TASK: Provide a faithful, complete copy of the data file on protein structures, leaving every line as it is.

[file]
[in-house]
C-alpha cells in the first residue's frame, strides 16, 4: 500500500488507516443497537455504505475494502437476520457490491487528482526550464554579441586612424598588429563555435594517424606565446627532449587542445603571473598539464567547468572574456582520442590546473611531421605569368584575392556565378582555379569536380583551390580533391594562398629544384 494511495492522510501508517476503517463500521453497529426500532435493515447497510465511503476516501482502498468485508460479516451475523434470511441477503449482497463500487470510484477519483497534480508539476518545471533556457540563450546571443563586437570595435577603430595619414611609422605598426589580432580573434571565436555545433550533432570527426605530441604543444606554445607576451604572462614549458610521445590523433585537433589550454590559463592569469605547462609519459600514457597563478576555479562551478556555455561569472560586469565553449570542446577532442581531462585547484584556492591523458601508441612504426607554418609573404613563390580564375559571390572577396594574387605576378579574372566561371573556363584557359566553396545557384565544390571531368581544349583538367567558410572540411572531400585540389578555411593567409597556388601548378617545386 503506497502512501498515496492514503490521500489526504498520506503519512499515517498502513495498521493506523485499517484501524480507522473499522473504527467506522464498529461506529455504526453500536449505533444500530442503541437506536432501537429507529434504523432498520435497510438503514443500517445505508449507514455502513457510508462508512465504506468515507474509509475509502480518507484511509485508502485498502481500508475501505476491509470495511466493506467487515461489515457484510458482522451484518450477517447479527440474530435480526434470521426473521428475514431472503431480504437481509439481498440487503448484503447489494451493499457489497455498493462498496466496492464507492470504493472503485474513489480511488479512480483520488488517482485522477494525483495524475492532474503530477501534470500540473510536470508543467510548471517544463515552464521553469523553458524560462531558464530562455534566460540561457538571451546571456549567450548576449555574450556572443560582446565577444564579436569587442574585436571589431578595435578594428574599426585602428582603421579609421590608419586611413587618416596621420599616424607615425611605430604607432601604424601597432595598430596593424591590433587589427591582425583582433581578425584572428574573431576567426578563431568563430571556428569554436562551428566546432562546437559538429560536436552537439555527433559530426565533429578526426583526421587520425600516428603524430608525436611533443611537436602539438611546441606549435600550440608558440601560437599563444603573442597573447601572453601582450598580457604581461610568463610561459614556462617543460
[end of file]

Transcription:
[in-house]
C-alpha cells in the first residue's frame, strides 16, 4: 500500500488507516443497537455504505475494502437476520457490491487528482526550464554579441586612424598588429563555435594517424606565446627532449587542445603571473598539464567547468572574456582520442590546473611531421605569368584575392556565378582555379569536380583551390580533391594562398629544384 494511495492522510501508517476503517463500521453497529426500532435493515447497510465511503476516501482502498468485508460479516451475523434470511441477503449482497463500487470510484477519483497534480508539476518545471533556457540563450546571443563586437570595435577603430595619414611609422605598426589580432580573434571565436555545433550533432570527426605530441604543444606554445607576451604572462614549458610521445590523433585537433589550454590559463592569469605547462609519459600514457597563478576555479562551478556555455561569472560586469565553449570542446577532442581531462585547484584556492591523458601508441612504426607554418609573404613563390580564375559571390572577396594574387605576378579574372566561371573556363584557359566553396545557384565544390571531368581544349583538367567558410572540411572531400585540389578555411593567409597556388601548378617545386 503506497502512501498515496492514503490521500489526504498520506503519512499515517498502513495498521493506523485499517484501524480507522473499522473504527467506522464498529461506529455504526453500536449505533444500530442503541437506536432501537429507529434504523432498520435497510438503514443500517445505508449507514455502513457510508462508512465504506468515507474509509475509502480518507484511509485508502485498502481500508475501505476491509470495511466493506467487515461489515457484510458482522451484518450477517447479527440474530435480526434470521426473521428475514431472503431480504437481509439481498440487503448484503447489494451493499457489497455498493462498496466496492464507492470504493472503485474513489480511488479512480483520488488517482485522477494525483495524475492532474503530477501534470500540473510536470508543467510548471517544463515552464521553469523553458524560462531558464530562455534566460540561457538571451546571456549567450548576449555574450556572443560582446565577444564579436569587442574585436571589431578595435578594428574599426585602428582603421579609421590608419586611413587618416596621420599616424607615425611605430604607432601604424601597432595598430596593424591590433587589427591582425583582433581578425584572428574573431576567426578563431568563430571556428569554436562551428566546432562546437559538429560536436552537439555527433559530426565533429578526426583526421587520425600516428603524430608525436611533443611537436602539438611546441606549435600550440608558440601560437599563444603573442597573447601572453601582450598580457604581461610568463610561459614556462617543460